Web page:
Large differences in red clover variety’s ability to set seeds
Researchers have found that seeding in bred (tetraploid) varieties of red clover is significantly lower than in native (diploid). They have investigated whether factors during pollination have a significance, or whether breeding should give greater priority to seeding.
Red clover is an important fodder crop. Therefore, it is included in most grassland mixtures for mowing. It is popular because it is very productive and can better withstand drought than e.g., white clover.
“There are both diploid and tetraploid varieties, where the production of dry matter is highest in the tetraploid varieties, but unfortunately the seed yield is 20-50% lower than in the diploid types. And with a seed yield in red clover, which has been declining compared to white clover since the mid-90s, it is critical for the distribution of the tetraploid varieties that the seed yield is so much lower than in the diploid varieties,” says senior researcher Birte Boelt from the Department for Agroecology at Aarhus University.
Together with former PhD student Shuxuan Jing, she has investigated whether pollination conditions play a role in seed yield. It can e.g., be how many times each flower is visited by pollinating insects, and how far the flower is in its stage of development when it is pollinated.
Diploid and tetraploid varieties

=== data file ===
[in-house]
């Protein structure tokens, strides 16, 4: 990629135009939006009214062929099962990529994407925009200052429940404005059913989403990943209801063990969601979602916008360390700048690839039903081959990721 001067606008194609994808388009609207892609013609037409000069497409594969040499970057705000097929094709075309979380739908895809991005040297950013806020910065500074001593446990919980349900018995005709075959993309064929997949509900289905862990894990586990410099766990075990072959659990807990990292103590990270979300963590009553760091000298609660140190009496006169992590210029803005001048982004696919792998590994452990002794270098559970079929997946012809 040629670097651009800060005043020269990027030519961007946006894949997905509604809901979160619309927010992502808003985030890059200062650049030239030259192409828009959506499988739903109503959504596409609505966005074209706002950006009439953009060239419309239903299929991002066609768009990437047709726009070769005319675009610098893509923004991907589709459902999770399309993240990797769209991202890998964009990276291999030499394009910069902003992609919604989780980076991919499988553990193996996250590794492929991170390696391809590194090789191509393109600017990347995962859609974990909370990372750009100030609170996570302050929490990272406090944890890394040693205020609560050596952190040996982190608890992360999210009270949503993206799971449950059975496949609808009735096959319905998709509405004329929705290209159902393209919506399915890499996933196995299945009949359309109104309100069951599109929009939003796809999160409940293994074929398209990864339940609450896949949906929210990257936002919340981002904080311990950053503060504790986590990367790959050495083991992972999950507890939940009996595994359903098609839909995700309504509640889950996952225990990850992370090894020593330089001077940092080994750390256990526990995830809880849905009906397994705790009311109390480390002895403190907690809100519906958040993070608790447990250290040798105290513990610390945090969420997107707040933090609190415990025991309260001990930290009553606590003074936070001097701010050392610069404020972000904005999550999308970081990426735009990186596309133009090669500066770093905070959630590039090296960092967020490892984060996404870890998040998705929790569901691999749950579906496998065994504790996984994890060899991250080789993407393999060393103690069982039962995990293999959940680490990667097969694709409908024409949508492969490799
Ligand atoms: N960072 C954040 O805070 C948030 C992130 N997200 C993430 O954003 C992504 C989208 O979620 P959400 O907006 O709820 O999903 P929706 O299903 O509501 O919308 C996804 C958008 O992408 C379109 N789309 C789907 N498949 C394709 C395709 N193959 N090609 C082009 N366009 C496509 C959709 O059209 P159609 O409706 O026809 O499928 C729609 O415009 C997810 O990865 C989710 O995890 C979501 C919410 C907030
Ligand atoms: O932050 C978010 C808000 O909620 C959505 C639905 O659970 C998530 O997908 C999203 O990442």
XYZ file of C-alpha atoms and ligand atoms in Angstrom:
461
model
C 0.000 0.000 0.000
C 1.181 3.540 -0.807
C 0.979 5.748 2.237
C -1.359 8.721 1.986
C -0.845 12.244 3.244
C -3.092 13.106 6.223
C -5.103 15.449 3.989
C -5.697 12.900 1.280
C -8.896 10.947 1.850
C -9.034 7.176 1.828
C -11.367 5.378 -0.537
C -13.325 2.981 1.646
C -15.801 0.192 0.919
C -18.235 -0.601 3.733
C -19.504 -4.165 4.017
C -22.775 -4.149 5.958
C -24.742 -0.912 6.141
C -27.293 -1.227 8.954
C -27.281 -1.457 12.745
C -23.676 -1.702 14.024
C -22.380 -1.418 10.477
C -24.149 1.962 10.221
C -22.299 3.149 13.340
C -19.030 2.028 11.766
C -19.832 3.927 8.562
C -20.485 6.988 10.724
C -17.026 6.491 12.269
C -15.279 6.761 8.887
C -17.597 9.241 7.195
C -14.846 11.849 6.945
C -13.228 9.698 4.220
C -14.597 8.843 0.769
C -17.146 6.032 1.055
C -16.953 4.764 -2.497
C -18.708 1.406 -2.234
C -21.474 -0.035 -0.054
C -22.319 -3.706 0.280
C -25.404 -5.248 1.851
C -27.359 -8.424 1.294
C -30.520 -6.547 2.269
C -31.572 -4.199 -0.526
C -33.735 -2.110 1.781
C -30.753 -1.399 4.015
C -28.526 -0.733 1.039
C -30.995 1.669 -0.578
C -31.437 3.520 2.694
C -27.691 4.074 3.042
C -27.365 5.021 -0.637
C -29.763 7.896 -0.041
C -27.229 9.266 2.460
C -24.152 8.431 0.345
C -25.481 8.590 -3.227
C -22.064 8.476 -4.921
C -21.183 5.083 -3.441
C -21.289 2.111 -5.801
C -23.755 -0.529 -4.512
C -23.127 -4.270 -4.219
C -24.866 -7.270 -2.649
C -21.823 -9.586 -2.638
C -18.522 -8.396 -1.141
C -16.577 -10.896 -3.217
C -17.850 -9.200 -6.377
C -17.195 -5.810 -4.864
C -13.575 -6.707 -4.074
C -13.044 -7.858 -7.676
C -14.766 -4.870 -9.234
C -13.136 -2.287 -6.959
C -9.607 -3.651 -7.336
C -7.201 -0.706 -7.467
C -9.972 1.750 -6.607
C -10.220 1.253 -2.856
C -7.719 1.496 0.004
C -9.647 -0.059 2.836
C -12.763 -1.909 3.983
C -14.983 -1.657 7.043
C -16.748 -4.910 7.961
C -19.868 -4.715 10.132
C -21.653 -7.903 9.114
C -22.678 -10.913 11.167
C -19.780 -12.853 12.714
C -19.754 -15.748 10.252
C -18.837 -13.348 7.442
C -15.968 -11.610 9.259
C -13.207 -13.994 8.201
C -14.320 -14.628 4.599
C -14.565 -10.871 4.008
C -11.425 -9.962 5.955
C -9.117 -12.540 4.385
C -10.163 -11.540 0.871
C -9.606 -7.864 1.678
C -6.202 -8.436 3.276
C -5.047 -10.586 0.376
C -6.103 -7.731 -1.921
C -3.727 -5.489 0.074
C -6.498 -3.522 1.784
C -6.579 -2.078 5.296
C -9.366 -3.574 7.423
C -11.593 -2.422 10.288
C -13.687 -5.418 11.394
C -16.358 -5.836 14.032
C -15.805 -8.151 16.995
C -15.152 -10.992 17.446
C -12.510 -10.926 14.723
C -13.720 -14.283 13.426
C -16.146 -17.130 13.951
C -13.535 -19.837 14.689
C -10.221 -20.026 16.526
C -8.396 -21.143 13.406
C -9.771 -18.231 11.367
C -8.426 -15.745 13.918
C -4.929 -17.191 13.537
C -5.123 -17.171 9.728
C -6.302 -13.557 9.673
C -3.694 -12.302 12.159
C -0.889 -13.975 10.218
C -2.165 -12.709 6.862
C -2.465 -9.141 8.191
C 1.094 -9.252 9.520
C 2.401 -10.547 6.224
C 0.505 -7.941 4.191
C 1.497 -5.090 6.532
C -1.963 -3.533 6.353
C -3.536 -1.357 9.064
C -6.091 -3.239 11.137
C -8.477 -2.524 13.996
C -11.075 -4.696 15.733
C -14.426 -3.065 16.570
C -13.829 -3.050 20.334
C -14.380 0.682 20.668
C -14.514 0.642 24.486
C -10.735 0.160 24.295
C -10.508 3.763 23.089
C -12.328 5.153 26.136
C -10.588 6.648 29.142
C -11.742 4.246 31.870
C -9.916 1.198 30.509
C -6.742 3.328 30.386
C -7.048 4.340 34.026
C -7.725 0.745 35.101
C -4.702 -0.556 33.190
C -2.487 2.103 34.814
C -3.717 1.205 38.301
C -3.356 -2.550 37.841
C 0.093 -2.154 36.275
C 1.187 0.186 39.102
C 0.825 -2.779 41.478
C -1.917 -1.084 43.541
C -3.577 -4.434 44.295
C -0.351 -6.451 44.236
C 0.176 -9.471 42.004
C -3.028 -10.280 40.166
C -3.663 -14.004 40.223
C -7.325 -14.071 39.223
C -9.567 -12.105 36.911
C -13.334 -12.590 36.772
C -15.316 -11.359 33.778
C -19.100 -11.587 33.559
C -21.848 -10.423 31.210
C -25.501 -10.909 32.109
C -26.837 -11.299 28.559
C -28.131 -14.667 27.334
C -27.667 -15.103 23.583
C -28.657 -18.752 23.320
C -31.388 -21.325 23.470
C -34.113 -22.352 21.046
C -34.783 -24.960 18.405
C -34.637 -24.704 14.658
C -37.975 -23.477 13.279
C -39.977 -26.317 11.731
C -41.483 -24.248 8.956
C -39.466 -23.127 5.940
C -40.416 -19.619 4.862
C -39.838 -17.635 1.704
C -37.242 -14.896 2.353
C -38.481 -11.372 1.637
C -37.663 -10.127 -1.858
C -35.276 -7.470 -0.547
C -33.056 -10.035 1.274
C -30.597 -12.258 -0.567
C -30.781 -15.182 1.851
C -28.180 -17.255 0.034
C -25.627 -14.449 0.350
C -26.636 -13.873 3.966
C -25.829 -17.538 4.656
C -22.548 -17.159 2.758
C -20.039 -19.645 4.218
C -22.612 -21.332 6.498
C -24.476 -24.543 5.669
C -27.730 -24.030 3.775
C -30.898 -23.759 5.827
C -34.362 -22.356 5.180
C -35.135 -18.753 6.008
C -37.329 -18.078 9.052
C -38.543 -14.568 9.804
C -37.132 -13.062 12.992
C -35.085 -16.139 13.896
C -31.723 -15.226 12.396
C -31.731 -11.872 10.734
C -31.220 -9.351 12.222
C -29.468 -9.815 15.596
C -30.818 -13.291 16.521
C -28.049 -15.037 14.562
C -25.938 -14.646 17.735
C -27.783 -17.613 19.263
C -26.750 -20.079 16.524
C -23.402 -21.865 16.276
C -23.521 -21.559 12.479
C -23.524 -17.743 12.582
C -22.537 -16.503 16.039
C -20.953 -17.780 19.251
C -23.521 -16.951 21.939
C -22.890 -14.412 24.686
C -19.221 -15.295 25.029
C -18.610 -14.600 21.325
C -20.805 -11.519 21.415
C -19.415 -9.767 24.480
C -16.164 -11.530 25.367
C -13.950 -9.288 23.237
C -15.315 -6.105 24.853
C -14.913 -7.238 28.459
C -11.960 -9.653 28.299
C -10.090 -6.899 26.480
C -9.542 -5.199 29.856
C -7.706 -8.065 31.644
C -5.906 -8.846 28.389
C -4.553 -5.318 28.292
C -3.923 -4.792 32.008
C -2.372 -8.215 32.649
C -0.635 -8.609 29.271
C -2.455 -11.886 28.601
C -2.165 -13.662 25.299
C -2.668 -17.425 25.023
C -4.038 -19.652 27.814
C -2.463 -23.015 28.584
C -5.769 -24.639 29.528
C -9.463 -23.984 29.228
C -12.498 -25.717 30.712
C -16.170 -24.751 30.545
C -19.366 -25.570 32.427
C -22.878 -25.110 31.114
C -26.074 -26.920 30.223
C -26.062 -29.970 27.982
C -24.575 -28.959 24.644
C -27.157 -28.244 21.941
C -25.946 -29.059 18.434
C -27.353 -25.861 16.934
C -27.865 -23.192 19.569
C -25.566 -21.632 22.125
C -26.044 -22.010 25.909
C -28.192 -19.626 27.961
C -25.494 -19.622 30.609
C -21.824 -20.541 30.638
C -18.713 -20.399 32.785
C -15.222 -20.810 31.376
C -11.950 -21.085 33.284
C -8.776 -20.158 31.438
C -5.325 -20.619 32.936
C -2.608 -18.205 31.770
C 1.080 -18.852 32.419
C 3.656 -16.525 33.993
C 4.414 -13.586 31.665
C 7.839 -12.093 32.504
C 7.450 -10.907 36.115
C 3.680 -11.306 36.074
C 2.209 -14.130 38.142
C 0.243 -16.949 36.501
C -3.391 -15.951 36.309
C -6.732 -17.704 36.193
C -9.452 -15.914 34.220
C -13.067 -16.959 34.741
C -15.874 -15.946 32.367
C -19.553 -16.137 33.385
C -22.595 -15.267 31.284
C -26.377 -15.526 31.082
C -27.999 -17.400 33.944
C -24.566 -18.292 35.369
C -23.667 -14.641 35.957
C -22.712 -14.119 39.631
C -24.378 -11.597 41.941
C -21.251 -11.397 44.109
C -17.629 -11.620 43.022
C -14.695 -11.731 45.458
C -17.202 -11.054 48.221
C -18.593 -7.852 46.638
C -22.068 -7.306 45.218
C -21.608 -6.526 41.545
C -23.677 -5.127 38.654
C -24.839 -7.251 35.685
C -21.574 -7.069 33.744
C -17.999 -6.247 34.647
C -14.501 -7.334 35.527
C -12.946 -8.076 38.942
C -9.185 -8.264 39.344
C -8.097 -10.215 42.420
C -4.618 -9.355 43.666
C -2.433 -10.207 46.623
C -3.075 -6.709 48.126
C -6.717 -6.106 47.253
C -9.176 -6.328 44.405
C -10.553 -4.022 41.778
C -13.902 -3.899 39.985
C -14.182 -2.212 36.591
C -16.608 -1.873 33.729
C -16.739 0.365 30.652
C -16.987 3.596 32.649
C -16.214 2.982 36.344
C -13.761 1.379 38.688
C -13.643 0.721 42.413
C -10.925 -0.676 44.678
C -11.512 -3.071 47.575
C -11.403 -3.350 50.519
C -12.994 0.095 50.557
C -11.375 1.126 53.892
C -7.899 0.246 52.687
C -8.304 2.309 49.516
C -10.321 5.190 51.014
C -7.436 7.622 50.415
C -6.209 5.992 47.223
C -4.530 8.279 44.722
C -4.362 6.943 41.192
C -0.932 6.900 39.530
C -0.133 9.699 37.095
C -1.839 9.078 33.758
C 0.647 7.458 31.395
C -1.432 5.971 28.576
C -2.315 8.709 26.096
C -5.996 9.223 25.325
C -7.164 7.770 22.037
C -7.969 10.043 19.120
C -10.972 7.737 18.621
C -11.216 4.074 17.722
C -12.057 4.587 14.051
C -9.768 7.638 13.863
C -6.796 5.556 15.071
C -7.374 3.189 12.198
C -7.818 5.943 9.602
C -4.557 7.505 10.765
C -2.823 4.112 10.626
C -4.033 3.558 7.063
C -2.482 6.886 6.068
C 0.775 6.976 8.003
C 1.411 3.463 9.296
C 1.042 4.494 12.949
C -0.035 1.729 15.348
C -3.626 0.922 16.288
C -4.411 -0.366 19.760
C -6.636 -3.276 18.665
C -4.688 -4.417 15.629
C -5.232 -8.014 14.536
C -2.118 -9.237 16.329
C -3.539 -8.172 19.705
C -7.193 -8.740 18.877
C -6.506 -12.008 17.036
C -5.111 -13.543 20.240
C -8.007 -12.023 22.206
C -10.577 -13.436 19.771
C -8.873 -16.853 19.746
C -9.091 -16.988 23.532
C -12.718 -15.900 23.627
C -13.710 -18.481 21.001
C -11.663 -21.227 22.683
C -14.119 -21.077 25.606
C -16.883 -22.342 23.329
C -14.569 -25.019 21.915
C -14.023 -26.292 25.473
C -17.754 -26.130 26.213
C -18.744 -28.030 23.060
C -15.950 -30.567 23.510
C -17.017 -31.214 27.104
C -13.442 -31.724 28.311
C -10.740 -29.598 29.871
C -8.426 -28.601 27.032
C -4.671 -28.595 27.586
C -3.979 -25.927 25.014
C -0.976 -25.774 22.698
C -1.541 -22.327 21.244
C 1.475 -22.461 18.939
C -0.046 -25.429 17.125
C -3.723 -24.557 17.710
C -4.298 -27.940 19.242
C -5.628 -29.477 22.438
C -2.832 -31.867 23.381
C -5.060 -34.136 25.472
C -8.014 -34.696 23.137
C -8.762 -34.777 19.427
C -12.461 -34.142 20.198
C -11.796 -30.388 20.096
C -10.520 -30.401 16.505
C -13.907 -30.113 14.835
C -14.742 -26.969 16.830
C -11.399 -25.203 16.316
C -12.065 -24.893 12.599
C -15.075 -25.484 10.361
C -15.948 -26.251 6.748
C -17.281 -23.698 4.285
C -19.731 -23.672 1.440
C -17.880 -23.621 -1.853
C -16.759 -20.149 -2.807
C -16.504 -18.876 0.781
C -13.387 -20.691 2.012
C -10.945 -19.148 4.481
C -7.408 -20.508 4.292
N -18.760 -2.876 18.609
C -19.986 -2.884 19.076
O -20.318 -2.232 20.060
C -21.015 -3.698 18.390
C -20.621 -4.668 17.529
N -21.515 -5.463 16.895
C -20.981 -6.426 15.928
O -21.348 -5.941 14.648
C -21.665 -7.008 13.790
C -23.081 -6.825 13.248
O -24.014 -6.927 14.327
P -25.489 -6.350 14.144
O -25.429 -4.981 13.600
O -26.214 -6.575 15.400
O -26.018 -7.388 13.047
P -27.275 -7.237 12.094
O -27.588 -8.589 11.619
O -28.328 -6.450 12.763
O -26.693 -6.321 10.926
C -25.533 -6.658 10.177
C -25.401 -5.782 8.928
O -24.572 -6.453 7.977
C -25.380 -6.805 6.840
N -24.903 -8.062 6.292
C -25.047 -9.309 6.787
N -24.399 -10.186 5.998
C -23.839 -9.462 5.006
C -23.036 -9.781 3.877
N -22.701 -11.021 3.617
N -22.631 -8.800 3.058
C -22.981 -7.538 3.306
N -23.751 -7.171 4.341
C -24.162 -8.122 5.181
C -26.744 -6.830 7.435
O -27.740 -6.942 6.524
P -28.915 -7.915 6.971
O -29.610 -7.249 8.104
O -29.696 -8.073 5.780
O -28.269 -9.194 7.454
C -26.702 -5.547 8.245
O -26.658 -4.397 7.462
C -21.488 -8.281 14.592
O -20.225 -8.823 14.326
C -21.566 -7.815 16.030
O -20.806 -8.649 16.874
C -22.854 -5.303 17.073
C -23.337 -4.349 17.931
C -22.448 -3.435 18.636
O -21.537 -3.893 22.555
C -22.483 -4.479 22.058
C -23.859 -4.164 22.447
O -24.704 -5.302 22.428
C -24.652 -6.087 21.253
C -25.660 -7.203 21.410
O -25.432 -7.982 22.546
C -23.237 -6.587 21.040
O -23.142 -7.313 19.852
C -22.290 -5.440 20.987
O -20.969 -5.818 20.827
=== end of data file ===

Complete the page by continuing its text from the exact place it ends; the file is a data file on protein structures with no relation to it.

There are many different varieties of red clover. The original form is diploid, but there are also refined tetraploid varieties. The latter has been in production since the 1940s. Using plant breeding techniques, the chromosome set in the plant was doubled with the aim of improving e.g., harvest yield and disease resistance. The tetraploid varieties also have a higher yield when it comes to feed, but for the seed yield this is unfortunately not the case. Seeding in tetraploid varieties is between 20 and 50% lower than in diploid varieties.
"We want as many species as possible for seed breeding in Denmark, but the challenge is that we do not know why the seed yield in red clover decreases and why it is so much lower in tetraploid varieties," says Birte Boelt.
Pollination with hands and bees
Often tetraploid varieties have a larger flower, but the number of small flowers is the same as in the diploid varieties. A red clover flower typically consists of 90-110 small flowers per flower head, and in each small flower there are two aptitudes for seeds. That is, there is potential for up to 220 seeds per red clover flower.
"However, it is far from every small flower that sets seeds and only very few of them utilize the potential to form two seeds," explains Birte Boelt.
In a field experiment, the number of flower seeds per flower head was counted, and here a very large variation was found from 20 to 140 seeds per flower head. In seed breeding, one depends on how many bees are present in the individual field, just as the weather during flowering also plays a big role. There is a widespread suspicion that the actual pollination may play a role in relation to the large difference in seeding. Therefore, the researchers have also worked with different types of pollination:
- Hand pollination
- Pollination with honey bees